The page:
The high court has granted special leave to appeal in a landmark case on casual employment.
In the Workpac v Rosatto decision the federal court found employees described as casuals could be owed further entitlements if they performed regular, permanent work.
The decision on Thursday to hear an appeal of the case will give comfort to employers, who have warned it could result in billions of dollars of backpay claims by casuals.
The federal government intervened on the employer’s side, meaning the case will likely reverberate in the political sphere, with Labor taking the Coalition to task for furthering insecure work.
Australia’s resources minister, Keith Pitt, has acknowledged Australian coal is experiencing “longer port processing times” after reports of dozens of ships waiting off ports in China, some of them for several months.
In response to a request for comment, Pitt said in a written response to Guardian Australia:
We are aware of longer port processing times for Australian coal, particularly at this time of year. We continue to engage with industry about the impact that unofficial restrictions are having on resources exporters.”
Overnight, a transcript of the latest Chinese foreign ministry press conference appeared online. Bloomberg asked for information about the ships carrying Australian coal and why they are not able to offload the coal.
The Chinese foreign ministry spokesperson, Zhao Lijian, answered only in general terms:
In recent years, China customs has found many cases where the imported coal didn’t meet our environmental protection standards while conducting risk monitoring and analysis over the safety and quality of imported coal.
In accordance with relevant laws and regulations, customs officials have strengthened quality, safety and environmental inspections of imported coal to better protect the legitimate rights and interests of Chinese companies and ensure environmental safety.”
For more on this issue, see our story from yesterday:
The Liberal MP and former Australian ambassador to Israel, Dave Sharma, has praised the “remarkable” courage and strength shown by Kylie Moore-Gilbert over the “gross injustice” of her imprisonment in Iran.
Sharma told Guardian Australia he was “tremendously relieved by news of Kylie Moore-Gilbert’s release, after what can only be described as a nightmare ordeal for her and her family”.
He said the government had maintained throughout the process that the accusations against her were without foundation and baseless.
He expressed gratitude to Scott Morrison, Marise Payne and “the many government officials who worked on this case, quietly, tirelessly and resolutely over many months”.
“The courage and strength shown by Kylie and her family was remarkable in the circumstances. Kylie’s many friends, colleagues and supporters who campaigned actively for her release also deserve recognition, for drawing public and global attention to her plight and highlighting the gross injustice of her case to the Iranian authorities and others.”
The NSW Greens and Labor say documents recovered forensically from databases show the NSW premier Gladys Berejiklian was directly involved in approving $140m in grants to councils in the nine months before the state election.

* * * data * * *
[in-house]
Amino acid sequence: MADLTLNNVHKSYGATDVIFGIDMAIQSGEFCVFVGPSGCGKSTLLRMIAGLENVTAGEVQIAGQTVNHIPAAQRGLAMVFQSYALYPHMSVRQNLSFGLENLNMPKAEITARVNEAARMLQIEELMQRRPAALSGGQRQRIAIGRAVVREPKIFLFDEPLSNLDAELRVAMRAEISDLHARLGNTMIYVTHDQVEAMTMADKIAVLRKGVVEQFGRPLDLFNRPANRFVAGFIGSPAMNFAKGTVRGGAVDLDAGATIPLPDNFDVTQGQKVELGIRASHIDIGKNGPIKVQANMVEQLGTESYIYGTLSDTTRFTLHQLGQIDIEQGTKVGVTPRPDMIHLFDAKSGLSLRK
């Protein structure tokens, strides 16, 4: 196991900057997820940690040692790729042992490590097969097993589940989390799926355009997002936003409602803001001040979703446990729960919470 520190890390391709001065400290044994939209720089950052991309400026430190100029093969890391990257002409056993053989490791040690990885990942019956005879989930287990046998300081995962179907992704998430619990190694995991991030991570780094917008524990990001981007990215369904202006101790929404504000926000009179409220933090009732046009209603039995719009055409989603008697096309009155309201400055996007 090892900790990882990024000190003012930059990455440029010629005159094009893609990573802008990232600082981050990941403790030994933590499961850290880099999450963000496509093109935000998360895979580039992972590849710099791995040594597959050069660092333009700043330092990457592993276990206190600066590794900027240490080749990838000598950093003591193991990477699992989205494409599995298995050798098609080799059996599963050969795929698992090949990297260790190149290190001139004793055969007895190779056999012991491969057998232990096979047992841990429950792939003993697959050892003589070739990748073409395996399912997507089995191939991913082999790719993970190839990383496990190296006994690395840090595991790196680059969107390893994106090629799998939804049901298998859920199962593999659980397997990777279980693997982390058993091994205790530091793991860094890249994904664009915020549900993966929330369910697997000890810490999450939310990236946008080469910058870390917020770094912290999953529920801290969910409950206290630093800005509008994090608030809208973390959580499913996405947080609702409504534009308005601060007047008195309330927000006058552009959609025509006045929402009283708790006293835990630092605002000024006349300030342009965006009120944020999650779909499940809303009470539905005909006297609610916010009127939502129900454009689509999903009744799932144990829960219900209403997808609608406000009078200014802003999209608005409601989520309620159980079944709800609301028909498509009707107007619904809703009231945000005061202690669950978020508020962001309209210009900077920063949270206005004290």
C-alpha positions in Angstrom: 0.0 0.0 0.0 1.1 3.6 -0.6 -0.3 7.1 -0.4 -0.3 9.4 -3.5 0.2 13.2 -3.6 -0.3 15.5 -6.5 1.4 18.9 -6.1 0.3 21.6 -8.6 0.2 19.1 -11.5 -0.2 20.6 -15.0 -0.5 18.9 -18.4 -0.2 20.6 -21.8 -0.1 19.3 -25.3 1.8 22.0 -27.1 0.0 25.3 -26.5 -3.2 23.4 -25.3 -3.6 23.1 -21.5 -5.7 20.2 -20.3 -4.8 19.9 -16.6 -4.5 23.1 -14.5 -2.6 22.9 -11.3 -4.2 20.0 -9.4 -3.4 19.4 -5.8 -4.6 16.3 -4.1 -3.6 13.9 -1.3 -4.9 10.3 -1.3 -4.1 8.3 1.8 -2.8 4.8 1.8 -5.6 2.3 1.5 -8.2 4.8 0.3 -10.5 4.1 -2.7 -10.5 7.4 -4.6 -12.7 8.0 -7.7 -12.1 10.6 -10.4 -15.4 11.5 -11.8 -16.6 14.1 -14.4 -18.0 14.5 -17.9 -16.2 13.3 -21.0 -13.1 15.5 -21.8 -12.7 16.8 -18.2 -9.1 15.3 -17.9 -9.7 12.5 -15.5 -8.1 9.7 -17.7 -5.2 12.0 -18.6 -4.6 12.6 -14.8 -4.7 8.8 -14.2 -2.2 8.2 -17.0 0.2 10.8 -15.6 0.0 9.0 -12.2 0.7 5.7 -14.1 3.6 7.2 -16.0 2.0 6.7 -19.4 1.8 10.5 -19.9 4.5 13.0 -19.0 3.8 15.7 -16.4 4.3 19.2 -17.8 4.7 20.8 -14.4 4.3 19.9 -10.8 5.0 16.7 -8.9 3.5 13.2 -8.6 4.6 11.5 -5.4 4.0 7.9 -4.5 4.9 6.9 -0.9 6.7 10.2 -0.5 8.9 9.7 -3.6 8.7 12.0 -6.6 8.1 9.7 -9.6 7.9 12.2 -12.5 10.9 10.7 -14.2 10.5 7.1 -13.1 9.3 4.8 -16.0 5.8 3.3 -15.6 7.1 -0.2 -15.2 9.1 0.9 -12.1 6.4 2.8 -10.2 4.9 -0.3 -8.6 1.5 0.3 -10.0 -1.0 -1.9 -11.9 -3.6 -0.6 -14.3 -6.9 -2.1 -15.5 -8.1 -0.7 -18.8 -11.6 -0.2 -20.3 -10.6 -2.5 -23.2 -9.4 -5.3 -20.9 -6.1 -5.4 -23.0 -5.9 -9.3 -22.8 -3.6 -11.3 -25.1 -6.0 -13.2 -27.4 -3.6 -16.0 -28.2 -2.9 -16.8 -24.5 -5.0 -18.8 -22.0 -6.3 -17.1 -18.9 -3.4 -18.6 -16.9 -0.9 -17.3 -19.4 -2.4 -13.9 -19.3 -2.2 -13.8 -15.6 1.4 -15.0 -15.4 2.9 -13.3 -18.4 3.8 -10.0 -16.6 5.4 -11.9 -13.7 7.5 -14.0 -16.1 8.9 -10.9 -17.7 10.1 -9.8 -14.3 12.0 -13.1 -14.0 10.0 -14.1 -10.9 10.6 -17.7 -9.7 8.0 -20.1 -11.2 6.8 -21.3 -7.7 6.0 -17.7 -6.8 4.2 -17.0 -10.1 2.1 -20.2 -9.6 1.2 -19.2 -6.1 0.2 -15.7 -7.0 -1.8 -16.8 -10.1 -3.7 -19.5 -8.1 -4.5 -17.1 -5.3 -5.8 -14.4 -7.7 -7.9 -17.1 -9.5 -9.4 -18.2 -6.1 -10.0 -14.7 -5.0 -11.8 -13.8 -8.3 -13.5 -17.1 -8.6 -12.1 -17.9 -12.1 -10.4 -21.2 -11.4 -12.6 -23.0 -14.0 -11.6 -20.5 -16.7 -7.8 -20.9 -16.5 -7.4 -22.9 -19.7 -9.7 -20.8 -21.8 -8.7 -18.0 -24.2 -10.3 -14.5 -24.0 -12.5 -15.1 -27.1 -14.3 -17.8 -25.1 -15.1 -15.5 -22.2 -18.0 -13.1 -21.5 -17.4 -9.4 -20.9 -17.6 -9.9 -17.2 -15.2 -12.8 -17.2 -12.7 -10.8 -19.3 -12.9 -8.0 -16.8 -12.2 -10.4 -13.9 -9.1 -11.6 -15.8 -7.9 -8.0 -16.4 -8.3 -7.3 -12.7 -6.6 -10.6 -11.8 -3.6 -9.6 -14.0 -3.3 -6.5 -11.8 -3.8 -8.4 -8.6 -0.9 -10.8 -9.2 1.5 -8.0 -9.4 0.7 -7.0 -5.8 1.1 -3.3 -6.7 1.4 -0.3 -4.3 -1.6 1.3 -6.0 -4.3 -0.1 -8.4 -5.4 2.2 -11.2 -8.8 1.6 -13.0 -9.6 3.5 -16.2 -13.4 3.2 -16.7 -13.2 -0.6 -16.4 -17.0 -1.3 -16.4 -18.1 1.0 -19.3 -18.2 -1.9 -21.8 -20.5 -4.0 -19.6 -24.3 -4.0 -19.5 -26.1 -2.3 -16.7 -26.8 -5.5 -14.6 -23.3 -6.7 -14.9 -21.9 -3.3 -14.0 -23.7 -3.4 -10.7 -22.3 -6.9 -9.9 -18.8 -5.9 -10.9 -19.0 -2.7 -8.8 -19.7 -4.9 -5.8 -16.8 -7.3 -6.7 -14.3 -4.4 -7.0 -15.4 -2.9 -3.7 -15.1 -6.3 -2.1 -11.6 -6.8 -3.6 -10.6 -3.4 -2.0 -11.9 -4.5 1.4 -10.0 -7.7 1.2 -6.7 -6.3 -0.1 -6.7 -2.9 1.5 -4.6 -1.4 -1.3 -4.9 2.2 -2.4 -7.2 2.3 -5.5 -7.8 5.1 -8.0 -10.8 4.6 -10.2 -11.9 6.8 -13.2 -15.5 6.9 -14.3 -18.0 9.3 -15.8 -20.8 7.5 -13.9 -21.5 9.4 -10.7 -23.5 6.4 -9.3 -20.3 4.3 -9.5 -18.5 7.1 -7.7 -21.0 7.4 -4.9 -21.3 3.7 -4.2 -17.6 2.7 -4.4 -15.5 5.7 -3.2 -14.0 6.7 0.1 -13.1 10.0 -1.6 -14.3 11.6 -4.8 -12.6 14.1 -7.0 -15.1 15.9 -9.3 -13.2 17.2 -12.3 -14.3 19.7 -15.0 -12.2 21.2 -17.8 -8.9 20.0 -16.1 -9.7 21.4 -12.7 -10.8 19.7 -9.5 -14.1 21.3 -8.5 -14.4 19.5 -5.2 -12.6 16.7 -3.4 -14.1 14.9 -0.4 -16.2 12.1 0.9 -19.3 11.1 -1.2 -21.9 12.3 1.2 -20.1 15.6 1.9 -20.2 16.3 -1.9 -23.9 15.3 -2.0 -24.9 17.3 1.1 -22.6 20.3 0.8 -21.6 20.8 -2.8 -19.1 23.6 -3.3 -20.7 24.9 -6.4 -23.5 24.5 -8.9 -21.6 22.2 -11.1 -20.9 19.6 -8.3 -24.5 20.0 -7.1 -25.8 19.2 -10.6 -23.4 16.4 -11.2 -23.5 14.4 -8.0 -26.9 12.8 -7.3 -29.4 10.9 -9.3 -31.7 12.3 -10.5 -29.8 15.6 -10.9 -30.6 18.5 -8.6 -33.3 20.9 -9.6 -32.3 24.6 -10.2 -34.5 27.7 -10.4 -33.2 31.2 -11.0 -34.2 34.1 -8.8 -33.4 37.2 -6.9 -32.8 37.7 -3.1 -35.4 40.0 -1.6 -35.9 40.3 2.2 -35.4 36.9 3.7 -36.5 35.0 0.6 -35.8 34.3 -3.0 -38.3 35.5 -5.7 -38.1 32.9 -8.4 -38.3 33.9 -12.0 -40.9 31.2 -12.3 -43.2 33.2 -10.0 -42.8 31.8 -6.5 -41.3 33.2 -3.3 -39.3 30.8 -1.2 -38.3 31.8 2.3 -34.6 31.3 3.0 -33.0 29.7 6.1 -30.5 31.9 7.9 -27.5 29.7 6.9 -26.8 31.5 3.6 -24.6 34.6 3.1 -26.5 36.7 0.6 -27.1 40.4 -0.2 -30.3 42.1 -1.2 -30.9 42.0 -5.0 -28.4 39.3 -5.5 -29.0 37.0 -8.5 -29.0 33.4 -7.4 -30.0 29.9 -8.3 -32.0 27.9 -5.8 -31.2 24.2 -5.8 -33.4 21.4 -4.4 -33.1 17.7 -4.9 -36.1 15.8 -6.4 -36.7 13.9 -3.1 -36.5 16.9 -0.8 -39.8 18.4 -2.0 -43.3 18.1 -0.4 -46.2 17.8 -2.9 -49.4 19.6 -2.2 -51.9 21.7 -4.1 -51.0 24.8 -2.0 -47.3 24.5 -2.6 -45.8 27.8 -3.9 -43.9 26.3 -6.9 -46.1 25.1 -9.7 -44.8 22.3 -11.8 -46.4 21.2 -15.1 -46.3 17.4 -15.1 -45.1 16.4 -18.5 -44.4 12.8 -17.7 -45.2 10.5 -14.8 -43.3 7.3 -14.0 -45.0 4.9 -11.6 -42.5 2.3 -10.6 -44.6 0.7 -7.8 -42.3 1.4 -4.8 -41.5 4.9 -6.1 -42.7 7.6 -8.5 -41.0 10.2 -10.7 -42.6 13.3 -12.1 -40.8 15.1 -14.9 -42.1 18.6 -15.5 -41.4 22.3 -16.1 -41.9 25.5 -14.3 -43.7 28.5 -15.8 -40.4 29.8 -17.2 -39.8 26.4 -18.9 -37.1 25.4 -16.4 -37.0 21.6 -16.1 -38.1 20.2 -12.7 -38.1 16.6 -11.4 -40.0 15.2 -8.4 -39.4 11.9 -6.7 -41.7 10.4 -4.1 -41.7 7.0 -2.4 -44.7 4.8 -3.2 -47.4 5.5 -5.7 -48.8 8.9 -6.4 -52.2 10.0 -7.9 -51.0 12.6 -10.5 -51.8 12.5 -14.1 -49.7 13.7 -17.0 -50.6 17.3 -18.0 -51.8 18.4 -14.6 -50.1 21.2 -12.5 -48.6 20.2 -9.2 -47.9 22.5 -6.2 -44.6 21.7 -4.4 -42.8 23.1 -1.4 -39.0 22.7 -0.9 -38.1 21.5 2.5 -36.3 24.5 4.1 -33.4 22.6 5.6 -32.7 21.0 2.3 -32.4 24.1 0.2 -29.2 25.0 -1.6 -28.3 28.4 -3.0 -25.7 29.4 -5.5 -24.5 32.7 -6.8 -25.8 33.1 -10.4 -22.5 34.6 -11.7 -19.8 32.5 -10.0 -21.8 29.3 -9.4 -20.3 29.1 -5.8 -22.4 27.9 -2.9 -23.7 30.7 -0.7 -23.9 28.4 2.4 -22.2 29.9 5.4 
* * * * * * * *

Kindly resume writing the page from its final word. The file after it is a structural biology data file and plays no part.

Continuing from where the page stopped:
The grants went overwhelmingly to Coalition-held seats and the documents show only Coalition MPs were consulted.
The premier has previously denied involvement in approving the grants.
The documents, which included memos from her senior staff, show a slate of grants was put to her for approval and the recovered document included a place for her to sign.
Berejiklian’s signature is not on this recovered version but it will raise further questions about whether she did in fact sign off on the grants.
The matter has already been referred to the Independent Commission Against Corruption.
Department of Foreign Affairs and Trade officials have revealed there are still 36,875 Australians stranded overseas registered still trying to return home, including 8,070 classed as vulnerable.
That means the number seeking to come home has increased from 26,000 in mid-September, and the number of vulnerable people has doubled.
Dfat officials said since Scott Morrison had promised to bring as many as possible home by Christmas, some 35,000 Australians have returned home including 14,000 who were registered.
Even despite surge capacity in the NT, Tasmania and ACT, and Melbourne hotel quarantine resuming, Greens senator Janet Rice did some quick maths that only about 10,000 will be able to come in time for Christmas, leaving 25,000 still stranded. Officials don’t dispute the figures.
Labor’s Kristina Keneally went on the attack, noting that chief executives and significant investors have been able to come to Australia, while Tony Abbott has travelled overseas twice.
Border Force assistant commissioner, Kylie Rendina, said that 89% of people coming to Australia are citizens, permanent residents or automatically qualify, and only 11% are “discretionary exemptions”.
Keneally suggests this shows there is no process to reserve spots for Australians. Rendina says government chartered flights have a high degree of control, but for commercial flights it is up to the airlines who to sell tickets to – “it’s a commercial decision”.
Dfat’s Tony Sheehan said Services Australia is helping to call all the registered Australians, because many are not ready to fly at short notice.
Earlier, witnesses including Dave Wright and Carly said these calls were interpreted as pressure to drop down or drop off the list, because they were asked whether they are intending to return permanently or just for Christmas.